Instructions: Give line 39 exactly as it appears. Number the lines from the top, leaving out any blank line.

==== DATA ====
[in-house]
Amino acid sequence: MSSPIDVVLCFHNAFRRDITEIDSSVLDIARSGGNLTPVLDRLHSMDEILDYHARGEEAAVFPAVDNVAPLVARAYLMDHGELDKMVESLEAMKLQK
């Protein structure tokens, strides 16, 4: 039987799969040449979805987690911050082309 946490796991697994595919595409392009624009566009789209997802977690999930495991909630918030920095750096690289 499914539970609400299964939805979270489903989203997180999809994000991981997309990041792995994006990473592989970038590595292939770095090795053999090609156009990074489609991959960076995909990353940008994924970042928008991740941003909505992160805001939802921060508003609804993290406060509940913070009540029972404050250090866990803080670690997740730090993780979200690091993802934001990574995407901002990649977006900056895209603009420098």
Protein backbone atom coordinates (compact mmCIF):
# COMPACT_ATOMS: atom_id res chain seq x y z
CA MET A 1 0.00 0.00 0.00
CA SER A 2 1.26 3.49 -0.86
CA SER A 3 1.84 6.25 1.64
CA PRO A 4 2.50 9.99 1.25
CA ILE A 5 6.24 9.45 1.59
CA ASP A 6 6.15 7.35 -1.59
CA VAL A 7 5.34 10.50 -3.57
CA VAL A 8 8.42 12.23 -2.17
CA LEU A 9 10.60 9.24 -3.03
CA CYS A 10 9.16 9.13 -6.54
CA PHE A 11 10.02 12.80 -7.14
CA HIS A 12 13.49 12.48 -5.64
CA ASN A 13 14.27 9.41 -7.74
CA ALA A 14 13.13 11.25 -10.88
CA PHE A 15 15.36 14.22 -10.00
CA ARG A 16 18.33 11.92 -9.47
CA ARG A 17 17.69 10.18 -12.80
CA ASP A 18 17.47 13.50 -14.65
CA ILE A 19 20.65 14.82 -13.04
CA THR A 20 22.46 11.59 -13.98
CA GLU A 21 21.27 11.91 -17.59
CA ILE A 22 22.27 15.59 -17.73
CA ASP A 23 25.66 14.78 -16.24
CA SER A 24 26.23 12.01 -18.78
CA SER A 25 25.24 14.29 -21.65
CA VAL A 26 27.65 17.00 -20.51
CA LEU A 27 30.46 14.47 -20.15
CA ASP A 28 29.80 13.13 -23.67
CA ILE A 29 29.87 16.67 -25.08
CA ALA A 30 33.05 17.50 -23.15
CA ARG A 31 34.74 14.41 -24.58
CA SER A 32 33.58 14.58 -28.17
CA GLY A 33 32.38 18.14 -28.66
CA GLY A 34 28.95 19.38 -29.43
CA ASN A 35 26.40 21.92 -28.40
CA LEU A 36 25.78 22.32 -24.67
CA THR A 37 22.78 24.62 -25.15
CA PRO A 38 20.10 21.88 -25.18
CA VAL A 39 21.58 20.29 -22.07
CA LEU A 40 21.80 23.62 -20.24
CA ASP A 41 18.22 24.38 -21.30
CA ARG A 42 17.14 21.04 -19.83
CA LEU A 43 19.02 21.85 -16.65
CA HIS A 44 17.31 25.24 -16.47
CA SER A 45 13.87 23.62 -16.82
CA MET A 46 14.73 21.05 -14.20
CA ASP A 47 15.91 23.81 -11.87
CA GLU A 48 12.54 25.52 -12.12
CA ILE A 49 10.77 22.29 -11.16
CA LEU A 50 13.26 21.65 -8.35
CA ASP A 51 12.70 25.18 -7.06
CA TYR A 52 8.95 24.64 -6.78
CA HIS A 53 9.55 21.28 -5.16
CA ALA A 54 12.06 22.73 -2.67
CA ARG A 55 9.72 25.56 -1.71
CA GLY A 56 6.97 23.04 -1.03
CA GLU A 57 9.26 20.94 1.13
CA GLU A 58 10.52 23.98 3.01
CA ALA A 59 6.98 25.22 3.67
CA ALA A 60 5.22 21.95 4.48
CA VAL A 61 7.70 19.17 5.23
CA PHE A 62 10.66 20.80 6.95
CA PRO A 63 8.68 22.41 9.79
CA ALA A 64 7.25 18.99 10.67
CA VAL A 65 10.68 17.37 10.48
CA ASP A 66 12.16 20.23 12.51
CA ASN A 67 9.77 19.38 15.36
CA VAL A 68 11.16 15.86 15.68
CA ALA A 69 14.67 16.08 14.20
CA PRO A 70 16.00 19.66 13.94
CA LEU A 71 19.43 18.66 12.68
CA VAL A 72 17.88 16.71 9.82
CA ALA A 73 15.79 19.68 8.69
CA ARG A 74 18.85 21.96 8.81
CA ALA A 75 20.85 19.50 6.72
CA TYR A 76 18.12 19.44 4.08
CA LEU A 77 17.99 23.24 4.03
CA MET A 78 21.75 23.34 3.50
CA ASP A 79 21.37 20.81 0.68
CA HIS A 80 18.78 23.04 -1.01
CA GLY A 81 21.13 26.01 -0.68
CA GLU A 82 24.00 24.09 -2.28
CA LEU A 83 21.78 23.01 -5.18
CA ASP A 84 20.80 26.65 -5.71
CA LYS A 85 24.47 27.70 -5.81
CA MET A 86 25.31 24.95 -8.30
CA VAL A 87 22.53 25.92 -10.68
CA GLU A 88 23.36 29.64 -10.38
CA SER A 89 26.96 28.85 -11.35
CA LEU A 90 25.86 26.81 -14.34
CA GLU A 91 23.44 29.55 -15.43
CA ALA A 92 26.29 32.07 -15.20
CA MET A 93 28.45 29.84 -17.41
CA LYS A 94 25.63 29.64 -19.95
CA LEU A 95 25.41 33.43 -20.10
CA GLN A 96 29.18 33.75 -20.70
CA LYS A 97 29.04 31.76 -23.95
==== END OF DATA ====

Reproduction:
CA GLY A 34 28.95 19.38 -29.43